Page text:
To prevent cross pollination, plants of a given variety must be isolated from other plants in the same species. The distance necessary to do this varies. Corn pollen blows for miles on the wind, and squash plants can be crossed by bees with other plants miles away. Tomatoes, on the other hand, can be isolated by about ten feet or so. Also, plants that seem very different are sometimes in the same species, and can cross pollinate. Cabbage, broccoli, cauliflower, Brussels sprouts, kohlrabi and most kales are all in the same species. Pumpkins, some winter squash, zucchini, summer squash and many gourds are also all in the same species as one another. So for some plants, isolation is difficult or impossible, especially in the city. Hand pollination, with cages or bags to exclude unwanted pollen, is possible but time consuming and difficult.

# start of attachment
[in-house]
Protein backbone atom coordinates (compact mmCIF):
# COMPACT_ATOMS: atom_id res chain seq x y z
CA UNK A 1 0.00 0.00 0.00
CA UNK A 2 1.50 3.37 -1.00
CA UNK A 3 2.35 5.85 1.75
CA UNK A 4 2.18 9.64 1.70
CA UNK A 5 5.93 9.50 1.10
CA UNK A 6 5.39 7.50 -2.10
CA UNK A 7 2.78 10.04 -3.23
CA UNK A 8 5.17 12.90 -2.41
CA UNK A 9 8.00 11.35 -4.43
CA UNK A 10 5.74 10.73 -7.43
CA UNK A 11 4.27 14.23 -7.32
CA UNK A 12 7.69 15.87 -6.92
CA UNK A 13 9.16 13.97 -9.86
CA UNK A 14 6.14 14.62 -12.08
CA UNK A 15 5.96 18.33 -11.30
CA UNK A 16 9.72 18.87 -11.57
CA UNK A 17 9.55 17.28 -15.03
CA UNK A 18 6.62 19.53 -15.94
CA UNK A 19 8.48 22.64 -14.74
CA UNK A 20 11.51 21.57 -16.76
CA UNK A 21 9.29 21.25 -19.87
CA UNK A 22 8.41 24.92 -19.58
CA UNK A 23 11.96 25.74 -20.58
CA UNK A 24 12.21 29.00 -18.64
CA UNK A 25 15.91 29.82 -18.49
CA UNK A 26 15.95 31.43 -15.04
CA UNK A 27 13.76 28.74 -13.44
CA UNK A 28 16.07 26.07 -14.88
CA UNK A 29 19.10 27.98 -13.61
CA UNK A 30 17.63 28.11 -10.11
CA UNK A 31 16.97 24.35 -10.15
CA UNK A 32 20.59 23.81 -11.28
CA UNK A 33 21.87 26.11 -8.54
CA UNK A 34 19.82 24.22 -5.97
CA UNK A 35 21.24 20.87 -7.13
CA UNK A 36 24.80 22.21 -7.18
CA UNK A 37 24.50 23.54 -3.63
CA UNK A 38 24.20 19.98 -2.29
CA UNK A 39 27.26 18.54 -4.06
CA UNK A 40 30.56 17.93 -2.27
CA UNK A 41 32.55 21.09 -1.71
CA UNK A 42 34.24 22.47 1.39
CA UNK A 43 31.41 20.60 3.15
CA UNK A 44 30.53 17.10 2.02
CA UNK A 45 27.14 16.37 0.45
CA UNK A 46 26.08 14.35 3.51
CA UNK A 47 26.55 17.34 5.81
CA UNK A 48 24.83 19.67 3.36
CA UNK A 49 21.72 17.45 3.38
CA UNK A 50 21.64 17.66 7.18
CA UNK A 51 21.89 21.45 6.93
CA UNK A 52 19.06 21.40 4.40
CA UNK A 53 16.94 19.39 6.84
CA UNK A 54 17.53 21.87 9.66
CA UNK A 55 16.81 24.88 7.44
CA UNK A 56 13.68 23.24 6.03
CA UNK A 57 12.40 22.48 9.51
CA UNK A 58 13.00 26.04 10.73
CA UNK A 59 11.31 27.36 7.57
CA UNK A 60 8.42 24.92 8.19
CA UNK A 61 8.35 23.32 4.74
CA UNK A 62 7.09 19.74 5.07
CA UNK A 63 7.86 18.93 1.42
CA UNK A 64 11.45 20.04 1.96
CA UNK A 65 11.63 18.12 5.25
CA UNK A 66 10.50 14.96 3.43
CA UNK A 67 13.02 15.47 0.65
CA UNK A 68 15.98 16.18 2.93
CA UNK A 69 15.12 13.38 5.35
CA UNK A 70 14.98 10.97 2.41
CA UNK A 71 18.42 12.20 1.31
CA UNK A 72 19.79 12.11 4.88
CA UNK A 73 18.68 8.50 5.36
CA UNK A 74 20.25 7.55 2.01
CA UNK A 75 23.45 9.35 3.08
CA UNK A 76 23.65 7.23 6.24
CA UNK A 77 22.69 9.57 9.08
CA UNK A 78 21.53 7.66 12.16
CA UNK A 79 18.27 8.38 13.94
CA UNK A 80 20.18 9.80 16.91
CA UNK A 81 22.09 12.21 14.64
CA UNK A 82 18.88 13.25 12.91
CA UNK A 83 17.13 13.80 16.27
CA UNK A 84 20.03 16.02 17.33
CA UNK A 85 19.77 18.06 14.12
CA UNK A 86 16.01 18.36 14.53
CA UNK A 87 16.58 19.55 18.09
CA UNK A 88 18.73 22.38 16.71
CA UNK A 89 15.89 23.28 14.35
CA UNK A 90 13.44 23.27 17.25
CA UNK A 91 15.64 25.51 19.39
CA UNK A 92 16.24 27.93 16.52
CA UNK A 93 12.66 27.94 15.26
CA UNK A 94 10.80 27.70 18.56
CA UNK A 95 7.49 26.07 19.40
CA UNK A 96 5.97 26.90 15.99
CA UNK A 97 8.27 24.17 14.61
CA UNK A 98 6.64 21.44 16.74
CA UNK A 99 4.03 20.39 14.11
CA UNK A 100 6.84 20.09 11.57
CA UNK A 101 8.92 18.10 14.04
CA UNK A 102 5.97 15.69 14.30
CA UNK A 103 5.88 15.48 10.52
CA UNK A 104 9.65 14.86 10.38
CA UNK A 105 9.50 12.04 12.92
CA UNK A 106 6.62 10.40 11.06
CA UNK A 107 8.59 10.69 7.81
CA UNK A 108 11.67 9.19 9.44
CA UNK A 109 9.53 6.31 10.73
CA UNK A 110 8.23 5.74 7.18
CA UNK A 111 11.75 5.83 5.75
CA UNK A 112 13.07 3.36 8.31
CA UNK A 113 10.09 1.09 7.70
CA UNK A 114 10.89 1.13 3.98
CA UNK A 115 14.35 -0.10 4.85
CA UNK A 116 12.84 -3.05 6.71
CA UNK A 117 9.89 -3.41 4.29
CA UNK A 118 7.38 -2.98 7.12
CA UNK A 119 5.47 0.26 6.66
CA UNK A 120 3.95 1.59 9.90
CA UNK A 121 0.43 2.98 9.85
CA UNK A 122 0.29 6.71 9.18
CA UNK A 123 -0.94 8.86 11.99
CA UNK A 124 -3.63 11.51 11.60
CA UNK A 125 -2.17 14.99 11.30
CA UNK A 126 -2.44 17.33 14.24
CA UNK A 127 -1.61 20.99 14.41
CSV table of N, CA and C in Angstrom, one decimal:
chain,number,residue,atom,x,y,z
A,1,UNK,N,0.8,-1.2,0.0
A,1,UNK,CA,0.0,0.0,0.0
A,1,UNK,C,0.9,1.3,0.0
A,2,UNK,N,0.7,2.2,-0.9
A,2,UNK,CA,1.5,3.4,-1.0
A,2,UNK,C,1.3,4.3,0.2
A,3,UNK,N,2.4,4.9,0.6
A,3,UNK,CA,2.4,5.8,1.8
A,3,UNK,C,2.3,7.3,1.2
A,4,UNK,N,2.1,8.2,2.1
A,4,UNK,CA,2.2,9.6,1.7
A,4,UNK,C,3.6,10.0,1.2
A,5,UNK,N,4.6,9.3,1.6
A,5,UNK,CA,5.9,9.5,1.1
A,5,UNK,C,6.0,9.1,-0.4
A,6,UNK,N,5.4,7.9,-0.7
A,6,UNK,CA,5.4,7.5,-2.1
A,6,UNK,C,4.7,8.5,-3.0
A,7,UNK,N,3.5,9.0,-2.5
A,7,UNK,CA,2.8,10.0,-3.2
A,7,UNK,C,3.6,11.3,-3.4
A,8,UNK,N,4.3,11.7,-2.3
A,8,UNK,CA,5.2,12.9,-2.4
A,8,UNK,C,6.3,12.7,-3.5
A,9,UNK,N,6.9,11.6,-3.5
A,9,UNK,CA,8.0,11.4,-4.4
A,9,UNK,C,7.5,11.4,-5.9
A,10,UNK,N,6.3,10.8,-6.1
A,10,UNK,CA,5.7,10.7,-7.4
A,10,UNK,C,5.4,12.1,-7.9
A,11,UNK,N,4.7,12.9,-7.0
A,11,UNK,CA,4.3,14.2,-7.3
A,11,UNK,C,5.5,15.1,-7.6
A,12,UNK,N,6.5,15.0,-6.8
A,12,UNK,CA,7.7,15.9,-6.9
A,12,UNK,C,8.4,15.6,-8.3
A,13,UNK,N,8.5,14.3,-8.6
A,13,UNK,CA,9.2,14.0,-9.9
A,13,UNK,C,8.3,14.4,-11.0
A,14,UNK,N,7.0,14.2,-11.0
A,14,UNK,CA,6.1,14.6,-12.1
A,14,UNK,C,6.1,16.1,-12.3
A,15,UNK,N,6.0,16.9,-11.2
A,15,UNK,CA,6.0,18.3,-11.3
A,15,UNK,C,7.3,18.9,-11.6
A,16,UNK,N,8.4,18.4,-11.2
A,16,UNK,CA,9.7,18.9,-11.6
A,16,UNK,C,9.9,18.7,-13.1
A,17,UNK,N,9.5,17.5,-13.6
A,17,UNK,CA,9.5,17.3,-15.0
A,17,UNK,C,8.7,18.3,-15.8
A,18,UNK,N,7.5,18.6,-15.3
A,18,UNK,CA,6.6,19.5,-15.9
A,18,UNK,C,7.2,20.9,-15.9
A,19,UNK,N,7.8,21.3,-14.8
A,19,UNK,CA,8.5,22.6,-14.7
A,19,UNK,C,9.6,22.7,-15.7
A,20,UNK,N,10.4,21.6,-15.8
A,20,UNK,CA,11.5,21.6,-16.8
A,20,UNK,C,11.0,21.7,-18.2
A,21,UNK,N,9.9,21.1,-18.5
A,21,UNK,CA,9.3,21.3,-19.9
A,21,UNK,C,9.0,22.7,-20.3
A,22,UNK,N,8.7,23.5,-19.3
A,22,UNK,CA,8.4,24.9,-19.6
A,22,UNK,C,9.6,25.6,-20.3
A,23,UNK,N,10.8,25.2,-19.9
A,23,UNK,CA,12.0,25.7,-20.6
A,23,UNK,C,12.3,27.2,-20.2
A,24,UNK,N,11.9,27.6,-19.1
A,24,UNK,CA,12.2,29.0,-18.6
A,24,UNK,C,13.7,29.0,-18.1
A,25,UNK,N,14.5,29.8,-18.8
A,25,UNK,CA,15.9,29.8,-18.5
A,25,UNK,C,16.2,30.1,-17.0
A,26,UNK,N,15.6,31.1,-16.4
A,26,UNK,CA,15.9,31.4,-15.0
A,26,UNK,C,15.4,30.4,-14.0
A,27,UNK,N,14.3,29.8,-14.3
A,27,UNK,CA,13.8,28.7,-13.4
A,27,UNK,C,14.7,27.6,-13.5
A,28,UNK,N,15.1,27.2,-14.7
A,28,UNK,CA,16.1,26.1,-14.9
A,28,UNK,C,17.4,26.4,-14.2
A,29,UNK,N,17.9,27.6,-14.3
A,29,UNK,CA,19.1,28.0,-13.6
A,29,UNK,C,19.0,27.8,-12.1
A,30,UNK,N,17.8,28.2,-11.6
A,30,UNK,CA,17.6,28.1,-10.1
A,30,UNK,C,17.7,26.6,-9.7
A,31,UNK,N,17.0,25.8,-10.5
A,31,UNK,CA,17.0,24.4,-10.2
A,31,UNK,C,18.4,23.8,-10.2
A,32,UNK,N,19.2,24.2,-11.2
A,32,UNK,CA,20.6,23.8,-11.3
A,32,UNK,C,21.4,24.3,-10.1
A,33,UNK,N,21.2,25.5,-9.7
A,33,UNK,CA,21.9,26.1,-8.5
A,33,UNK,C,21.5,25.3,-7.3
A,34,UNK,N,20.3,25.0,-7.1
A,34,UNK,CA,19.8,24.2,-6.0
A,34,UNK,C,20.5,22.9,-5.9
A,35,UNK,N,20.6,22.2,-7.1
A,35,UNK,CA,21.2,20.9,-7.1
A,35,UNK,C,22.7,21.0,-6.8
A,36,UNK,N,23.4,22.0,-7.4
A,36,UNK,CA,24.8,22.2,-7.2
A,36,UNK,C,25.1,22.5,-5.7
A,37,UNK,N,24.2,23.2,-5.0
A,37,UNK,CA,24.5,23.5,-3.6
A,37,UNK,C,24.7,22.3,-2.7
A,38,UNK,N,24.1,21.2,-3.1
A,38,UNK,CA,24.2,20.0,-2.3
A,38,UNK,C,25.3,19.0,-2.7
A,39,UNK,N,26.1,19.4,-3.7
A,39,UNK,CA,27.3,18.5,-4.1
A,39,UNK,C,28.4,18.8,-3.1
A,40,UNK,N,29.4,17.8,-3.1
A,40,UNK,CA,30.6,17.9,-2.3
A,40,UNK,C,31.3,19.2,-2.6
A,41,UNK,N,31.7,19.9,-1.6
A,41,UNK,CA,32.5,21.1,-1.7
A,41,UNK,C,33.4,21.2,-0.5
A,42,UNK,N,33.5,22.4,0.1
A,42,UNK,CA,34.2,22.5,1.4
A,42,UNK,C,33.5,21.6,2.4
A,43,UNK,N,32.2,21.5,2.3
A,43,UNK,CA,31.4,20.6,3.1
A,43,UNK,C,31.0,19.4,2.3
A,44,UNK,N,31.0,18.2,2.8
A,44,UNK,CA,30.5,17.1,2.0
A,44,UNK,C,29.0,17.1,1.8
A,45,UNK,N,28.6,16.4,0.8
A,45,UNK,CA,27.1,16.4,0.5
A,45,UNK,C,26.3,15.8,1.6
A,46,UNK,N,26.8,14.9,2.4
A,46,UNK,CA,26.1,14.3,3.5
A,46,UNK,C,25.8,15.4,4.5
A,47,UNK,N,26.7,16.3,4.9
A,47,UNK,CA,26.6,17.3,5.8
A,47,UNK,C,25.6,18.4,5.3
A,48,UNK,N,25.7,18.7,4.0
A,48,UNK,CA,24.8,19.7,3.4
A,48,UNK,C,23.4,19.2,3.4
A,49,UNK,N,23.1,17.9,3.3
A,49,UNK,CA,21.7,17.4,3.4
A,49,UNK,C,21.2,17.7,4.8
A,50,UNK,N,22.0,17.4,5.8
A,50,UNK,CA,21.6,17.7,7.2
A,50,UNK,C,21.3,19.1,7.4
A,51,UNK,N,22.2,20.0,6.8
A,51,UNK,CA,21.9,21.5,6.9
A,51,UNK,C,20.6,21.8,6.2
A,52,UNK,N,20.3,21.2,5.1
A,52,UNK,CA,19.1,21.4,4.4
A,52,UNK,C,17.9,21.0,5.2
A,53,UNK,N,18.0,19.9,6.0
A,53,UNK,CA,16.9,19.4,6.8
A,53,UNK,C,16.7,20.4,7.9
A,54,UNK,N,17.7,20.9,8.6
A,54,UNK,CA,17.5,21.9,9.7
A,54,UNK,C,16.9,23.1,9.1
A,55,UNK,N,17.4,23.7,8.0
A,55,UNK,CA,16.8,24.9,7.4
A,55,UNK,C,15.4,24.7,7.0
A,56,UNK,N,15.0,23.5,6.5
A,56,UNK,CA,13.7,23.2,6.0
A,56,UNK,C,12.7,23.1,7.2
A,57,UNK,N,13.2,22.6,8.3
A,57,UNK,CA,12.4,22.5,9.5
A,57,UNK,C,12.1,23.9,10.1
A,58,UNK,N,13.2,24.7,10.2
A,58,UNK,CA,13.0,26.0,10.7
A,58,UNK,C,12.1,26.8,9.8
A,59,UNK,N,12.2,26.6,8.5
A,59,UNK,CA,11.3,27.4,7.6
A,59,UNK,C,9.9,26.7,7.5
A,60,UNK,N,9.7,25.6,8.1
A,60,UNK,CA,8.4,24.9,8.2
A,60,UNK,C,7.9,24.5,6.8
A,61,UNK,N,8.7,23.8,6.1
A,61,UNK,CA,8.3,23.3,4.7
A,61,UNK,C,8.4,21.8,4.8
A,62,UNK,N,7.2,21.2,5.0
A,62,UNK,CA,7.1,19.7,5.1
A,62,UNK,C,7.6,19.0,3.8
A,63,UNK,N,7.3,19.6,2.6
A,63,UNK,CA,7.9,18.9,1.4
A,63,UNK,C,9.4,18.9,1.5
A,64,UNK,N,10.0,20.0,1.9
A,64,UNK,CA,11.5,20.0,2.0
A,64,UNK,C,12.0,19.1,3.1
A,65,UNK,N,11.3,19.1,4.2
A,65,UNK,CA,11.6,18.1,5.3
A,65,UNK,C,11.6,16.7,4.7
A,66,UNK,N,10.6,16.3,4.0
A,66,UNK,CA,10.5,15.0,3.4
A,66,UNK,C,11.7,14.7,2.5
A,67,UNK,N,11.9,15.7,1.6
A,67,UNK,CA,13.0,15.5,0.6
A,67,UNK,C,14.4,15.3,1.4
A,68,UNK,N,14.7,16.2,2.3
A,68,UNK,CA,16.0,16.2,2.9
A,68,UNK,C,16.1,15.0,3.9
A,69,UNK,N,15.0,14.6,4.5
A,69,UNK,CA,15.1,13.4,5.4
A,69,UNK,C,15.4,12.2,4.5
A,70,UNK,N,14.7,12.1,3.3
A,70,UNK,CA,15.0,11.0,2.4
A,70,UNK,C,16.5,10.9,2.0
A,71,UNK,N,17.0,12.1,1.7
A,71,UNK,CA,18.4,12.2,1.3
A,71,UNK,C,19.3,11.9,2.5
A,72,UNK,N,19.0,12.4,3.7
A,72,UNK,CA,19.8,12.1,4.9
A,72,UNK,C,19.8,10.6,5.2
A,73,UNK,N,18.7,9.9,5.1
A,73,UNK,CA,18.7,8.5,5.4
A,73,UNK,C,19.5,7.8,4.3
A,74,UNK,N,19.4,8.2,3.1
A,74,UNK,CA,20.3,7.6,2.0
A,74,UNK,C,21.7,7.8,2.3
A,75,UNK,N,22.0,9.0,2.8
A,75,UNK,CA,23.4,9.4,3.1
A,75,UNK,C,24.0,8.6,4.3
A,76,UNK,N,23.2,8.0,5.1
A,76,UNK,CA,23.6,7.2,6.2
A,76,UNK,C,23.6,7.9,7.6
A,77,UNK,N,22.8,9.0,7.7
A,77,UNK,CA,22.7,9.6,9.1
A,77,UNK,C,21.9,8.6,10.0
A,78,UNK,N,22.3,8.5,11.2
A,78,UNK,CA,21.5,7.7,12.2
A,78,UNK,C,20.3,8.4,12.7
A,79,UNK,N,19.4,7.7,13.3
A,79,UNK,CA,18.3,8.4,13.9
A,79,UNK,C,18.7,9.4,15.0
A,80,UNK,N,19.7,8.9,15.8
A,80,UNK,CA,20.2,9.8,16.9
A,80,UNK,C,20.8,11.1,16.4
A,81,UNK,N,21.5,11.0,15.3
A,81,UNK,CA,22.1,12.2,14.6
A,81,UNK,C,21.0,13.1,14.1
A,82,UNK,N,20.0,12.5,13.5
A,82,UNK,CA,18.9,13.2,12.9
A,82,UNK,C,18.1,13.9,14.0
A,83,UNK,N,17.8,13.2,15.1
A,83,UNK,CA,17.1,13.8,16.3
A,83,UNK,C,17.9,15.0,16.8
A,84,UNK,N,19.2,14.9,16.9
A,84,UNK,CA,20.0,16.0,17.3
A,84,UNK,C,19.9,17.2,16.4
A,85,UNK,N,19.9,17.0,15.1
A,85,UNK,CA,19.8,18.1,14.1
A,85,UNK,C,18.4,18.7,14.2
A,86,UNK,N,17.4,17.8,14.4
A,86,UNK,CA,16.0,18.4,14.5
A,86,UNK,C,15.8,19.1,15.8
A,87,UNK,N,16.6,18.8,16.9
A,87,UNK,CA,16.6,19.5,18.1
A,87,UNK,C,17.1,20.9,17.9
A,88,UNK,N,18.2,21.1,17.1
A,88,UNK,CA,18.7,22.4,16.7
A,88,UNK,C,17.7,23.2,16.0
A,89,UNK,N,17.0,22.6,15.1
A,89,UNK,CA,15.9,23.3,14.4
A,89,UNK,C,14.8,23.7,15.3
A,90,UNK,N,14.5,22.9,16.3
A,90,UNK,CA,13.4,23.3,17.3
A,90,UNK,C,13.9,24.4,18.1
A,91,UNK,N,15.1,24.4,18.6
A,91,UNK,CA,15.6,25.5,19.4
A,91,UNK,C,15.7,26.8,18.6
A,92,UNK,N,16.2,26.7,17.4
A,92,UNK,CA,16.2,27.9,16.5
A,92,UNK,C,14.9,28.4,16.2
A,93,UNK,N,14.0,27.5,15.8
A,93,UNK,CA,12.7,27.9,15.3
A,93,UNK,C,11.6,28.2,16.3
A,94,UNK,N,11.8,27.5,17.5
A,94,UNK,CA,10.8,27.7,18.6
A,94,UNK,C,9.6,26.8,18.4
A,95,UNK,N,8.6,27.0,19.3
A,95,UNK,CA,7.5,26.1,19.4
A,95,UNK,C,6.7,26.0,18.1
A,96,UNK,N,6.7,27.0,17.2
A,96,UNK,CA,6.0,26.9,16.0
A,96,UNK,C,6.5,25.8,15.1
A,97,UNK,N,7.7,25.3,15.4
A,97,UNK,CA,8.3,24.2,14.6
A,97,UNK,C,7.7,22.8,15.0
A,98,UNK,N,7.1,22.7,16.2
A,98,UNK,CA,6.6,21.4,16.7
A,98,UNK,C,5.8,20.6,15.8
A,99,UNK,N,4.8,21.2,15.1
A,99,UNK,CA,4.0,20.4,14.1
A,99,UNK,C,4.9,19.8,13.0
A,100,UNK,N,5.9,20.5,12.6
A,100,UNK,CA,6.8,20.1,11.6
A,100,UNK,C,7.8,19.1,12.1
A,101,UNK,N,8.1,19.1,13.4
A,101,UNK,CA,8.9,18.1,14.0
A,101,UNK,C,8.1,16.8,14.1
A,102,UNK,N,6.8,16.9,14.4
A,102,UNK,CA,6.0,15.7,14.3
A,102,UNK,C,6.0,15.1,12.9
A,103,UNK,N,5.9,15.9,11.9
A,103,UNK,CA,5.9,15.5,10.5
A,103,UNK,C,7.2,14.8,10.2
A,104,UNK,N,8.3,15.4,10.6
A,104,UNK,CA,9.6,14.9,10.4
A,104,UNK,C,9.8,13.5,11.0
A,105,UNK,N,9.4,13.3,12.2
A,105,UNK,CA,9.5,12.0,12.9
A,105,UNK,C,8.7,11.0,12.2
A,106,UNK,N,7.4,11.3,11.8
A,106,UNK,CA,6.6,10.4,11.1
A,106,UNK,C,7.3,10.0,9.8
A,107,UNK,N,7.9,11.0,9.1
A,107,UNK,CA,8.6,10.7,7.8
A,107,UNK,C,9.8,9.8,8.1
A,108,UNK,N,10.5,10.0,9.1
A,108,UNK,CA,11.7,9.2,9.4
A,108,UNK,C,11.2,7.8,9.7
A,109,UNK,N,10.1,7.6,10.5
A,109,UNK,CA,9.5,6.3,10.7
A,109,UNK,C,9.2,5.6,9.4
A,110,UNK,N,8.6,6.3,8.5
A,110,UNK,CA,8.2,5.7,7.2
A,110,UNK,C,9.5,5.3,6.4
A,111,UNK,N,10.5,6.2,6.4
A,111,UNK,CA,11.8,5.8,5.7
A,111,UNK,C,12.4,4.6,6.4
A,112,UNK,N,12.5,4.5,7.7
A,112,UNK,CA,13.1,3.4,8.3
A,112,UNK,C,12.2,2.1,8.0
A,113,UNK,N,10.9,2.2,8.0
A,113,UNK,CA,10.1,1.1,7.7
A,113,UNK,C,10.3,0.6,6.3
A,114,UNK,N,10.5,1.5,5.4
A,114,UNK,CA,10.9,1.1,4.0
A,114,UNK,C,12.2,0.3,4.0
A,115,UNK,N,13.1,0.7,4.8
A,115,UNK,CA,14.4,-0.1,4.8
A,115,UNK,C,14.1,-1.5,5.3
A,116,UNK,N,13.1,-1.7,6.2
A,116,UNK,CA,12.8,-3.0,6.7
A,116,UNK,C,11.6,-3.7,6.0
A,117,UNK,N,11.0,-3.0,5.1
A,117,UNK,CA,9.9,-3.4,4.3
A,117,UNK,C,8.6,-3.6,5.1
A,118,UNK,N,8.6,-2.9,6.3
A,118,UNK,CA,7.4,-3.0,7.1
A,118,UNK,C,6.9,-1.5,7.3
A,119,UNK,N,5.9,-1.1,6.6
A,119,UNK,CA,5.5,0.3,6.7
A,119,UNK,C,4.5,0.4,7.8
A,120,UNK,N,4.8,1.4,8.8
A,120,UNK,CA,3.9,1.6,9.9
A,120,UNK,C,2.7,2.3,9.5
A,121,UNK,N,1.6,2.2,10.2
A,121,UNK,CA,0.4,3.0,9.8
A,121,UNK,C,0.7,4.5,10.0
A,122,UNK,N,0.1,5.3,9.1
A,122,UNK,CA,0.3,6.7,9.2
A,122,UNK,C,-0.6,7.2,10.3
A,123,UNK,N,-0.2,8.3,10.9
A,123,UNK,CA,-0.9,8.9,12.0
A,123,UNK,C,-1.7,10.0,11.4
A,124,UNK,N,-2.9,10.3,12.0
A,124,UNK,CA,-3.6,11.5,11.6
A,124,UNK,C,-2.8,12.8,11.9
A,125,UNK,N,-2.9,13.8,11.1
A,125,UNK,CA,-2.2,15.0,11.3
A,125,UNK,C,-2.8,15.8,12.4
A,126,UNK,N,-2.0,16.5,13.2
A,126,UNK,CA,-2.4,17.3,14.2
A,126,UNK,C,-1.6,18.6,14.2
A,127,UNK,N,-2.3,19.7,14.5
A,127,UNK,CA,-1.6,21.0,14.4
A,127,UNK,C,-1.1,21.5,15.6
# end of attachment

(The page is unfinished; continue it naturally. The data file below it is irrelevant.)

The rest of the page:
The need to prevent inbreeding further complicates this issue. Some plants will not suffer any damage even if seed is saved from one plant. But some, such as corn, have a minimum population size of a hundred plants. This makes hand pollination even more difficult.
And for most vegetables, it is best to grow several varieties. This hedges a gardener’s bets against the weather. It also makes a garden more interesting. But it certainly makes conventional seed saving even more difficult.
However, there is a way to avoid all this work, and gain some additional benefits. One can abandon the idea of saving pure varieties and save landraces. Most traditional societies saved landraces, not pure varieties. A landrace is a locally adapted population of plants, which is more diverse then a pure variety. Fruit size and color, pest and weather resistance, and days to maturity may vary from plant to plant. This provides the community of gardeners with insurance against bad weather and other problems. The genetics of the landrace slowly change over the years; new mutations or gene introductions persist if they have value in the local area, or fade away if they do not.